Tyranny is a role-playing game played from an isometric, top-down perspective. You’ll create a character and are able to recruit companions with which to travel the world en solve various quests. Like most games developed by Obsidian, the emphasis is very much on choices and consequences.
At the very start of the game, you can go through a set-up phase in which you make a few choices to determine both the state of the world at the beginning of the game proper, as well as the personal history of the player character. This means that you could play a radically different game on your second play-through just by making different choices during this set-up phase.
Choices are also important throughout the rest of this extremely interesting and well-written game. You can allow other characters to join you and become a companion, or you can tell them to shove off. You can chose to let some enemy characters escape, help or befriend them, or kill them when they are at your mercy.
Your choices will build your reputation with all major characters and factions. You can get a positive reputation (“favour” in the case of factions; “loyalty” for characters) or a negative one (“wrath” and “fear”, respectively), and each has its own positive or negative effects: there are no right or wrong decisions as such.
One brief example might clarify the latter. One of the companions you can have tag along is Barik, a soldier who somehow found himself encased in a metal prison of swords and other weapons after a sandstorm. Barik, like each character, has a particular mindset and likes and dislikes.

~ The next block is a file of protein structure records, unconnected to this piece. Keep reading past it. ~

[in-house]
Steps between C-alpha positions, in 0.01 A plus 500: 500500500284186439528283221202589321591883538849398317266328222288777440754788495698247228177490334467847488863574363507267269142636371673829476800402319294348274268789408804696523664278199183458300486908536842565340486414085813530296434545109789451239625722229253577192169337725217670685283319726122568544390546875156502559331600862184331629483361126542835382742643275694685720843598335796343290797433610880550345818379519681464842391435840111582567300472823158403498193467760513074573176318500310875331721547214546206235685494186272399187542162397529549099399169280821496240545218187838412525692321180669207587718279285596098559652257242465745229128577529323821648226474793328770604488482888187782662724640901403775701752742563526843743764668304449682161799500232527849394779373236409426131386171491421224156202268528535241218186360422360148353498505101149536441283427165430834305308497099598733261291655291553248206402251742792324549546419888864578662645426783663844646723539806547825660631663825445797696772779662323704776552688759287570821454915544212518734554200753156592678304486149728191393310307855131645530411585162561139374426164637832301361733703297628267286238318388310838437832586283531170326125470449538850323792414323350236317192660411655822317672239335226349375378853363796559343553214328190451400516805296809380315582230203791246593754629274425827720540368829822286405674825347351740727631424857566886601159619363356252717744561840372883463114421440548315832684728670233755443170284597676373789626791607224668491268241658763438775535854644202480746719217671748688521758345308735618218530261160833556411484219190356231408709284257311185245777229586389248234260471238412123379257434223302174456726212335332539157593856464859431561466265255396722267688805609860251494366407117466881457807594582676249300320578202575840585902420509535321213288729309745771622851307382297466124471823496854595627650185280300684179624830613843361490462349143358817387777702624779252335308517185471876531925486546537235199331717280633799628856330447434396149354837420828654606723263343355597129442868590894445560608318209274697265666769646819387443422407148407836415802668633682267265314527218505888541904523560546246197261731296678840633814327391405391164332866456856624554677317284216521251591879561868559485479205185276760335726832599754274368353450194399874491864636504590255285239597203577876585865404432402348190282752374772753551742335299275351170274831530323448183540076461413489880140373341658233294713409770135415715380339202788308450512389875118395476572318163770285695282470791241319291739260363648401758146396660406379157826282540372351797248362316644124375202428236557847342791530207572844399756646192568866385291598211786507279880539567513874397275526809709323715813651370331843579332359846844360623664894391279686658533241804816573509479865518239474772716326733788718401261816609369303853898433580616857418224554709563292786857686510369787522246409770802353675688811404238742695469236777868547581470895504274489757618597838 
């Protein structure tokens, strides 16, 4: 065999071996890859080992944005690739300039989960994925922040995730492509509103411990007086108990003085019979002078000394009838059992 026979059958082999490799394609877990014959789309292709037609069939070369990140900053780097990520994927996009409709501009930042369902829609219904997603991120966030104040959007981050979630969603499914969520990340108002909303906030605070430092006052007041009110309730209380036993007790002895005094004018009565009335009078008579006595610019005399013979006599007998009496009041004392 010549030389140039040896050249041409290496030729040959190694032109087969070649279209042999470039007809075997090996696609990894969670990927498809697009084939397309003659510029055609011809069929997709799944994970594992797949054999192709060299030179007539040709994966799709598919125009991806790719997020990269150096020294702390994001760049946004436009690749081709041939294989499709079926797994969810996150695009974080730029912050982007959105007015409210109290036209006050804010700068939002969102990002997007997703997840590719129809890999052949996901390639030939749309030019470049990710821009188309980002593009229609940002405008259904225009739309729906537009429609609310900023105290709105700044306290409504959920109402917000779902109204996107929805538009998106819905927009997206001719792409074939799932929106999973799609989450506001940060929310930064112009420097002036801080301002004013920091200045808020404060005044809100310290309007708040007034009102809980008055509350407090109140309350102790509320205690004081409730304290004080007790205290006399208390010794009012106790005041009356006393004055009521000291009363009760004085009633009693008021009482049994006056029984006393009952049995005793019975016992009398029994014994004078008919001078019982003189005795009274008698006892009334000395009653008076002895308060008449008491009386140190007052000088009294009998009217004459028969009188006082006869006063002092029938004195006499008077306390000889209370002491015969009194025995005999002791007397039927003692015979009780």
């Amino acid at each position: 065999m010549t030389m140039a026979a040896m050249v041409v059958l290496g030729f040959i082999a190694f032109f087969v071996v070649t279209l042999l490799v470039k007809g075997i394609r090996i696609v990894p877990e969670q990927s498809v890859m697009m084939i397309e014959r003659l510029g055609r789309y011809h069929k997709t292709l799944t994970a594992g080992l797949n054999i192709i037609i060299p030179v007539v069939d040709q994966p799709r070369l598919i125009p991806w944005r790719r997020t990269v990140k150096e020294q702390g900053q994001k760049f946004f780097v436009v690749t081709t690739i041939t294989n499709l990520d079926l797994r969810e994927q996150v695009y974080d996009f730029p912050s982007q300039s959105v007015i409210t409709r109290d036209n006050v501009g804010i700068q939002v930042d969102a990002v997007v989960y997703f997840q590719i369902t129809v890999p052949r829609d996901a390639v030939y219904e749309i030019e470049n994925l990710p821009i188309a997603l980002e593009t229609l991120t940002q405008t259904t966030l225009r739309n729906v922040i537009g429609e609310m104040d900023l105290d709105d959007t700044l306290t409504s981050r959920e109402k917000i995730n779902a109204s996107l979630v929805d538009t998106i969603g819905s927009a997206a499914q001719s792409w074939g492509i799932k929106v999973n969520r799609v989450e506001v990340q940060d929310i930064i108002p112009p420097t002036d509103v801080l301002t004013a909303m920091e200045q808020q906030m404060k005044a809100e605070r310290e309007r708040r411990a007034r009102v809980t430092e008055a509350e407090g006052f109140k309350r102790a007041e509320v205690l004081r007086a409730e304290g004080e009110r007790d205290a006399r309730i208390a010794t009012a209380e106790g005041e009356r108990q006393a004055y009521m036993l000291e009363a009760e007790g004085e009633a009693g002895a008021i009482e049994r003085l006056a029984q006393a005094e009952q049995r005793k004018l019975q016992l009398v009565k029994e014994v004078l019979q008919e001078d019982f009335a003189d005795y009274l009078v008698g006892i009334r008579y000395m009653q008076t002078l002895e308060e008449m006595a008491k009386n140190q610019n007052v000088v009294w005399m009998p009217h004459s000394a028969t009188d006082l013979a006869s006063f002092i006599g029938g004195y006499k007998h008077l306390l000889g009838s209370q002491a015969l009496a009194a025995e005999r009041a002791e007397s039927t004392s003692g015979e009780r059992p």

Acting noble, in Barik’s eyes, will increase his loyalty towards you. Once you’ve reached level 3 loyalty, you unlock his “Iron storm” ability (a kind of special attack). On the other hand, making decisions that Barik feels are “barbaric” – such as killing an enemy who has surrendered – will increase his fear rating. If you reach level 3 in fear, you will unlock Barik’s “Blade’s grave grasp” ability, which allows you to temporarily petrify (stun) enemies.
As you may have deduced, combat is a significant part of the game. Everything takes place in real-time, but all attacks and abilities are based on timers. These timers are shown above a character’s head, both friendly and hostile, and so you always know what a character’s done or is gearing up to do. You can program your companions’ AI to a small extent so that they can take care of themselves (at least, on lower difficulties).
Furthermore, you can pause at any moment by tapping the space bar. While paused, you can issue orders and, when done, simply tap the space bar again to resolve the actions. It’s entertaining and fun, but at higher difficulties quite hard: you’ll really need to dig into character attributes, skills, and talents, and equip them with better gear, to not get slaughtered.
The world of Terratus
The game plays really well, looks great, and the writing is phenomenal, with interesting characters. But what sold me on Tyranny in particular – and is the reason for discussing it today – is the setting. Tyranny takes place on the world of Terratus. It’s similar to Earth in many ways, but clearly alien – it has two moons in orbit around it.